Edition: Focus on Skills June 2014 newsletter
While I was at the Skills Canada competition in Abbotsford a few weeks ago, I was introduced to a young teacher from Vancouver named Zoe. Zoe told me how her approach to teaching Planning 10 changed after she had the opportunity to tour some of the ACE-IT programs in her district. Here's Zoe's story, in her own words:
I've been teaching Planning 10 for seven years. Every fall, I do a unit on Post-Secondary Education, and I freely admit that in the past I taught about universities, colleges, and the many programs students could enroll in. I never focused on the trades. Having been a university grad three times over, I felt uncomfortable and simply too uneducated to teach or comment on it as an education or career path. Last year, however, I accompanied Karen Larsen and district administrators, counselors, and teachers on a tour of the ACE-IT programs in Vancouver. I was blown away by the variety and accessibility. I took tons of pictures and video, and asked a lot of questions. I started to educate myself and began teaching about ACE-IT and trades almost immediately after that trip. I now know it to be an important and valuable option for students. I know that my teaching is better and that I am connecting with more students, as this year for the post-secondary research essay, I had about 30 of my 90 students research trades at the college level. This never happened in the past. Students would research university and college programs because that was what I taught. I've done my students and myself a great service by including trades in the course.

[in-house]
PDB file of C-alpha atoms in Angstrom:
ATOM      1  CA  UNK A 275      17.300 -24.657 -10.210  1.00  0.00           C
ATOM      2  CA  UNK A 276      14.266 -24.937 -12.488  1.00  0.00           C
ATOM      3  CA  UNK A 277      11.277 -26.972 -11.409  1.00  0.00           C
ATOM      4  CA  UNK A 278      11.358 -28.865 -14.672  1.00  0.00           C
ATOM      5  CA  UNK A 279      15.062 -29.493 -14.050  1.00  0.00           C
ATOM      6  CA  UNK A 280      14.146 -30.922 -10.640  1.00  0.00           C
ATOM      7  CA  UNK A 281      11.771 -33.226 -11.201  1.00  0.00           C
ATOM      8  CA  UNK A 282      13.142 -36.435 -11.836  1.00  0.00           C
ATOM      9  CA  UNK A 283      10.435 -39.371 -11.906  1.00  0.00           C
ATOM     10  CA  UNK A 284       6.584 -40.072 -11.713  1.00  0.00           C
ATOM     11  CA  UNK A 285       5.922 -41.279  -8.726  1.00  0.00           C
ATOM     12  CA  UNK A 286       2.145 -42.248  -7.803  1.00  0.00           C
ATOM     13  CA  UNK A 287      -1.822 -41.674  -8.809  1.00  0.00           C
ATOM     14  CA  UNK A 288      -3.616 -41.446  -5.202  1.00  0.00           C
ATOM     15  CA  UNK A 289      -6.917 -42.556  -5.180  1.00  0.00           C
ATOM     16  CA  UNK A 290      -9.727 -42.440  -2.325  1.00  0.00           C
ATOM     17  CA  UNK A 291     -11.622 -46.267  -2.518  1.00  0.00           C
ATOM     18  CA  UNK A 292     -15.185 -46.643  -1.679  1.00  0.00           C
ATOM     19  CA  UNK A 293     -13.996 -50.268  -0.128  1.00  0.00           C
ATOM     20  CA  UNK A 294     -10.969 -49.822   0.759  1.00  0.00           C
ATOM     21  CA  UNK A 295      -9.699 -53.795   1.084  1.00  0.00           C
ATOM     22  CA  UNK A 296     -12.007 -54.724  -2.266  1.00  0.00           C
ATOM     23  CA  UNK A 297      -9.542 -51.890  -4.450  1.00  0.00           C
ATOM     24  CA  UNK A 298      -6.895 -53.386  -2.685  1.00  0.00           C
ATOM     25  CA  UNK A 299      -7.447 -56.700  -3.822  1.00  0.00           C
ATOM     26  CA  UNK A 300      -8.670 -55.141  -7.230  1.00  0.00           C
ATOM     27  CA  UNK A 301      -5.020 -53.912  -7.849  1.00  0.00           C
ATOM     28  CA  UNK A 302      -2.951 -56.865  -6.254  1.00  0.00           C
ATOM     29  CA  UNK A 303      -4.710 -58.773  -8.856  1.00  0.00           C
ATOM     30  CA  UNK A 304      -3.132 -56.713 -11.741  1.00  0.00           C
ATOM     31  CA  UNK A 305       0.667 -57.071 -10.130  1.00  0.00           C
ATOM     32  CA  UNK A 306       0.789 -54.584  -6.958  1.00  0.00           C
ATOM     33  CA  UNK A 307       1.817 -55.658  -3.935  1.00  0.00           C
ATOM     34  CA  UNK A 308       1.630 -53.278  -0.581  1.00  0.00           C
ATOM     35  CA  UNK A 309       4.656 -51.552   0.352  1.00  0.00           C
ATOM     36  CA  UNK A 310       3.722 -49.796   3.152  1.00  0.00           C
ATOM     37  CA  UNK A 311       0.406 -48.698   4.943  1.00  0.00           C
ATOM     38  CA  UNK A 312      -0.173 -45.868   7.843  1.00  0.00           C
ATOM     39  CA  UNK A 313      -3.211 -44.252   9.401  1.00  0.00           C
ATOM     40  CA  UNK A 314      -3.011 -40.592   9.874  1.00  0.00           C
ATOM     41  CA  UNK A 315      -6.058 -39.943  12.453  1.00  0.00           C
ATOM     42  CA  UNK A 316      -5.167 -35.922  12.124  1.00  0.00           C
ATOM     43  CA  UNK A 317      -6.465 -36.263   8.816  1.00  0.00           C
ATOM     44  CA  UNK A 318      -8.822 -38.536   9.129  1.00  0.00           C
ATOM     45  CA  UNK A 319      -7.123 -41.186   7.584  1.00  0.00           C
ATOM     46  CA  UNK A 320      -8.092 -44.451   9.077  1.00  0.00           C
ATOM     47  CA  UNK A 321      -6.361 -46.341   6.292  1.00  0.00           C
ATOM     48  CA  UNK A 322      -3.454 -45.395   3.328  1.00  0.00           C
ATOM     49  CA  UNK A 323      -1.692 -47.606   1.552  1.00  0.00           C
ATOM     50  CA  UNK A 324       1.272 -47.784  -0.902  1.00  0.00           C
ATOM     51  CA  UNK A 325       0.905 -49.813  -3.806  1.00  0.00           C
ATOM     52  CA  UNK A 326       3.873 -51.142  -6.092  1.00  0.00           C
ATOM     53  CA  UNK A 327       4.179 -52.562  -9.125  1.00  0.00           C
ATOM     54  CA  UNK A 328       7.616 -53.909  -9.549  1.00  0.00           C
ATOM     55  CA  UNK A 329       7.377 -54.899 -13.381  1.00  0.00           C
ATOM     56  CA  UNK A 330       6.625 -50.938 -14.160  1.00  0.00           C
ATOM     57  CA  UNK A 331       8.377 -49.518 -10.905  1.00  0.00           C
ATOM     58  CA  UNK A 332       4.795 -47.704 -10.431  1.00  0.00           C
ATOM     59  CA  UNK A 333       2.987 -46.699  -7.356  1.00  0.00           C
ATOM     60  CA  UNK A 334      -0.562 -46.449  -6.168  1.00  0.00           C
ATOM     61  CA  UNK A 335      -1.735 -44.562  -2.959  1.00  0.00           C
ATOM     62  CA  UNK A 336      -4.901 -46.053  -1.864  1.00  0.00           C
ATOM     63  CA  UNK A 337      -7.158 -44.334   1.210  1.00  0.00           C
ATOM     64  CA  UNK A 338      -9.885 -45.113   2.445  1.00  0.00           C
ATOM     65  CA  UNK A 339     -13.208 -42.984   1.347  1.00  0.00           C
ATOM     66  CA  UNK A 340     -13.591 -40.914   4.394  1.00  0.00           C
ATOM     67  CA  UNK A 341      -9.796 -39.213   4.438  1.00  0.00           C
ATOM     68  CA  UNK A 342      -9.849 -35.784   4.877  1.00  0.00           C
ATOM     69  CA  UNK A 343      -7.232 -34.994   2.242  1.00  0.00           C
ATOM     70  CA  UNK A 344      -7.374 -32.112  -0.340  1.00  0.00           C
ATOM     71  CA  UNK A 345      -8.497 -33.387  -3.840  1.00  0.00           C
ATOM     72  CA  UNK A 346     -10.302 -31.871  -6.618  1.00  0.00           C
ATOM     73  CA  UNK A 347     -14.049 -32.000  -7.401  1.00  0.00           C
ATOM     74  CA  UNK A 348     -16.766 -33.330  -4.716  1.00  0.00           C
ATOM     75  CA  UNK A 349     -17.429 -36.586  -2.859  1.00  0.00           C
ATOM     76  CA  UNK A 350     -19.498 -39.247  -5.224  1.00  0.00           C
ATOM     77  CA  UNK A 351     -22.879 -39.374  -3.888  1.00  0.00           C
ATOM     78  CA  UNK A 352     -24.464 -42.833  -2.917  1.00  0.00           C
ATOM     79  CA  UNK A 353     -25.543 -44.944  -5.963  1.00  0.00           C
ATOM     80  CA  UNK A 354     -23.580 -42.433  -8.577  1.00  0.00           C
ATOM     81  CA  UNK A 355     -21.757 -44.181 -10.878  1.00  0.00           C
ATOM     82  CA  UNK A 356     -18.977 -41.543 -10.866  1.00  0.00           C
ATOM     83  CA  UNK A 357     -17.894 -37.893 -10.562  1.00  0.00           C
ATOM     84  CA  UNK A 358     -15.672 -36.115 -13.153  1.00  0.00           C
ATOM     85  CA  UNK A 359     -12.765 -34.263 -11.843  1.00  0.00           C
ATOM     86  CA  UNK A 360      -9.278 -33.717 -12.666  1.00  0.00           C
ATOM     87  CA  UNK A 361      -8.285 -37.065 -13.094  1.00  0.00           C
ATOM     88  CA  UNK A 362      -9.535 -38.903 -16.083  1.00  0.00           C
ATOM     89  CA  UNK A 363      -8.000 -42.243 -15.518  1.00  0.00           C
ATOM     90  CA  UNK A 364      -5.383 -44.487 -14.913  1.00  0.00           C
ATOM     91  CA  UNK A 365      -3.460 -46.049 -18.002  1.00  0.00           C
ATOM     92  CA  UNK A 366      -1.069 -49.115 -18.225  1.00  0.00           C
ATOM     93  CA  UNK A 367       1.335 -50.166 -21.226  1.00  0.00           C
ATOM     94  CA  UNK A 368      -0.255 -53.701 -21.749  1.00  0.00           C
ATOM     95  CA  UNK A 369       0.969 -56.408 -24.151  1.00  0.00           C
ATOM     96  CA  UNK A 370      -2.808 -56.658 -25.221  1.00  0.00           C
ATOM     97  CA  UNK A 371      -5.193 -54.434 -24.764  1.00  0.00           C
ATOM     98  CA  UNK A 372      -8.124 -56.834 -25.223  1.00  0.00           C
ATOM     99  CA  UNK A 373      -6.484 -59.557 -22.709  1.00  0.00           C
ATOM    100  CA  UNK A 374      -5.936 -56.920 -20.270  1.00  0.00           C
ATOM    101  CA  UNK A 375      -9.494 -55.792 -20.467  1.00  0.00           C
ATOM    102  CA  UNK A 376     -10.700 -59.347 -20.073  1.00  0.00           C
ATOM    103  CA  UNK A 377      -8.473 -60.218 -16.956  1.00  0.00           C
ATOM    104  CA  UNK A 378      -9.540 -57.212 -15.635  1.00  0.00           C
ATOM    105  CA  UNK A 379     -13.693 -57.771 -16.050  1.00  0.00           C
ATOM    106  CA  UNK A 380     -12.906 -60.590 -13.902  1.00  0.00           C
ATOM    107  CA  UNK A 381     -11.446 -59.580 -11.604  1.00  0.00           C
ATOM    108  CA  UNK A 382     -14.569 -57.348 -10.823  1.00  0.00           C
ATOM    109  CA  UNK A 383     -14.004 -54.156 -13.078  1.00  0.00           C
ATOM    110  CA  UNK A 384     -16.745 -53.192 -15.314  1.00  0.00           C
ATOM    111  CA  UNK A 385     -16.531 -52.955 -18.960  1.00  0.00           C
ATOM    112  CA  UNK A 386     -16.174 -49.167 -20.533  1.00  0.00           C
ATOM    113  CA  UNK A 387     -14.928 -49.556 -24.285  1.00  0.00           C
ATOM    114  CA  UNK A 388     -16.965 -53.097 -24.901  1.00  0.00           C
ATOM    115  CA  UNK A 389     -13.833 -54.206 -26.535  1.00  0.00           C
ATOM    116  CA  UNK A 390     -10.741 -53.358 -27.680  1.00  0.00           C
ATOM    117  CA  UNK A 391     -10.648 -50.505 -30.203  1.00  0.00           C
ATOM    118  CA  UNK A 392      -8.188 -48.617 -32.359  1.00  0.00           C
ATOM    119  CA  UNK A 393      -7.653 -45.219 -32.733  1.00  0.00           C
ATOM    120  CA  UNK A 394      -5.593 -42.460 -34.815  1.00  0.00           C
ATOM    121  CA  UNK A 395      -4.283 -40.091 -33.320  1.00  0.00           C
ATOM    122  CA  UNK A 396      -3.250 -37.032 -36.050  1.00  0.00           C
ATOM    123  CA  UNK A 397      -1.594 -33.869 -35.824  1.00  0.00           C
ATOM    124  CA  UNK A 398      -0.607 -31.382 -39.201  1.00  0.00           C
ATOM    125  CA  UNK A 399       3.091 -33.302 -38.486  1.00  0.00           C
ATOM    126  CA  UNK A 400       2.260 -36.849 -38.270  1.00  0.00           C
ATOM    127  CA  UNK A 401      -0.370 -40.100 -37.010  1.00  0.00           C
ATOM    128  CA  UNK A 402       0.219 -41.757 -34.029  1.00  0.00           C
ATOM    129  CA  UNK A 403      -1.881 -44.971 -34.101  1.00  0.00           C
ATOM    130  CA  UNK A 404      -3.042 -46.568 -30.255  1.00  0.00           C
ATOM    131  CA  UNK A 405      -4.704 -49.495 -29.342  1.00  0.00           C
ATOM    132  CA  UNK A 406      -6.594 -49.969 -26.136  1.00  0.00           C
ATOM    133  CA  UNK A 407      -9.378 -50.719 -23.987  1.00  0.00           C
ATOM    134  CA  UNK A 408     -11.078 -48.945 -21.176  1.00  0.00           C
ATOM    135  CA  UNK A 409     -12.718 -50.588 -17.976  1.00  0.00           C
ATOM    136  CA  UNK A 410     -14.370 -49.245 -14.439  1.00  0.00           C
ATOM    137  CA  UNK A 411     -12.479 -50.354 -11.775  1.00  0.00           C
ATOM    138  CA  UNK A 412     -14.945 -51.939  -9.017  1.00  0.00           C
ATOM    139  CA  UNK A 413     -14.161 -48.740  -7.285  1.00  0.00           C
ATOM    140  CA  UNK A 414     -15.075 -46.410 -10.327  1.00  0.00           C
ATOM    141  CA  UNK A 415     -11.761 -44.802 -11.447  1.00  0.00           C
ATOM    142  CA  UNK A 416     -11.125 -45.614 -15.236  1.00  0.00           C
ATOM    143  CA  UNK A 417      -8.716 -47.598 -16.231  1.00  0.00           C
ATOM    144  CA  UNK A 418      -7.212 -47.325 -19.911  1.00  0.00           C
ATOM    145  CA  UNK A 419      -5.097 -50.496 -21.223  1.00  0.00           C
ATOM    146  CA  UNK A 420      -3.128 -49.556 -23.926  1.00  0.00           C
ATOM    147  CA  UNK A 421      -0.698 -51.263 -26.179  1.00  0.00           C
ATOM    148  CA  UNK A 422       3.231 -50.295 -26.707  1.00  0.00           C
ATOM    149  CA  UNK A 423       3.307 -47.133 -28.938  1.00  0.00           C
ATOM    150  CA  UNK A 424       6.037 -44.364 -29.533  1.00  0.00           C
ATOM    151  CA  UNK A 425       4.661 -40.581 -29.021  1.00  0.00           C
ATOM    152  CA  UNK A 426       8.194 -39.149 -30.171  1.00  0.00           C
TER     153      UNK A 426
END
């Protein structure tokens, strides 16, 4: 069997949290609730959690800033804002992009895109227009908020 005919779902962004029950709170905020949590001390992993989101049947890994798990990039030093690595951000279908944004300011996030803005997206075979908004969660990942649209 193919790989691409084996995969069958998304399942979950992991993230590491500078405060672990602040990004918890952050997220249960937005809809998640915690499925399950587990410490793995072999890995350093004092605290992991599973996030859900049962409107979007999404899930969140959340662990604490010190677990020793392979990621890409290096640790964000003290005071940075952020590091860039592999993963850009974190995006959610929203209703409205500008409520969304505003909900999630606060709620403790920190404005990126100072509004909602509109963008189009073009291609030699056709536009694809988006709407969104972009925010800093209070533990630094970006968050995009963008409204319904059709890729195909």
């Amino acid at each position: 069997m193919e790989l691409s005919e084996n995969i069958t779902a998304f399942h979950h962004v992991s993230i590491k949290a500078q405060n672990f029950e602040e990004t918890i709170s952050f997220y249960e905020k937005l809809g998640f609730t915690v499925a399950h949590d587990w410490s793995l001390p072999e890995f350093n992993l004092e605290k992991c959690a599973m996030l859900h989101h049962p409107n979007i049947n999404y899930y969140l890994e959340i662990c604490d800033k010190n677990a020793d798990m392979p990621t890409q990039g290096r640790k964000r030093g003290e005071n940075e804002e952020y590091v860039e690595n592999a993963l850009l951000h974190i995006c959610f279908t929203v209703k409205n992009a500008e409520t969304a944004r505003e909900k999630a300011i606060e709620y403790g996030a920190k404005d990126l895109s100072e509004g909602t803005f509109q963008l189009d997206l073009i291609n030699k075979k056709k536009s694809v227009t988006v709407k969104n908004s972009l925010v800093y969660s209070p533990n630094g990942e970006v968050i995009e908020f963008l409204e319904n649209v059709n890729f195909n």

This year I've made trades a focus. I attended the Vancouver School Board's evening panel session and info-fair in October. I have been part of a trades inquiry group with three colleagues around the district, and have sent many students (male and female!) to different trades workshops and days that have happened around the district. And most recently, I took 40 Planning 10 students to the Skills BC Competition in Abbotsford. It's been wonderful to get students involved and engaged and I think that teachers around the province simply need more education and practical resources for teaching trades. As soon as I had the background and tools, I was off and running!
Zoe's story illustrates how important it is that all counselors, teachers, and parents have a full understanding of the opportunities available to ALL students. We owe it to these kids to provide them with the information and experiences they need to pursue the path that's right for them.
Enjoy our June newsletter. We'll see you again in September.
Larry Espe, Superintendent of Careers and Student Transitions
B.C.'s Blueprint Offers New Approach to Skills Training
British Columbia is expecting significant growth in the natural resources industry over the next decade, with most major projects located in northern or remote communities. Our province needs to be ready with the skilled workers required to build and operate these projects.
One way we plan to do this is by taking training to where the jobs are. Residents of northern and remote communities, particularly Aboriginal people, need access to training where they live so they can take advantage of opportunities in LNG, mining, forestry, and other growing industries. Providing this access means developing flexible training tools that are capable of overcoming geographic, technological, or other barriers. The new B.C.’s Skills for Jobs Blueprint is about developing these tools.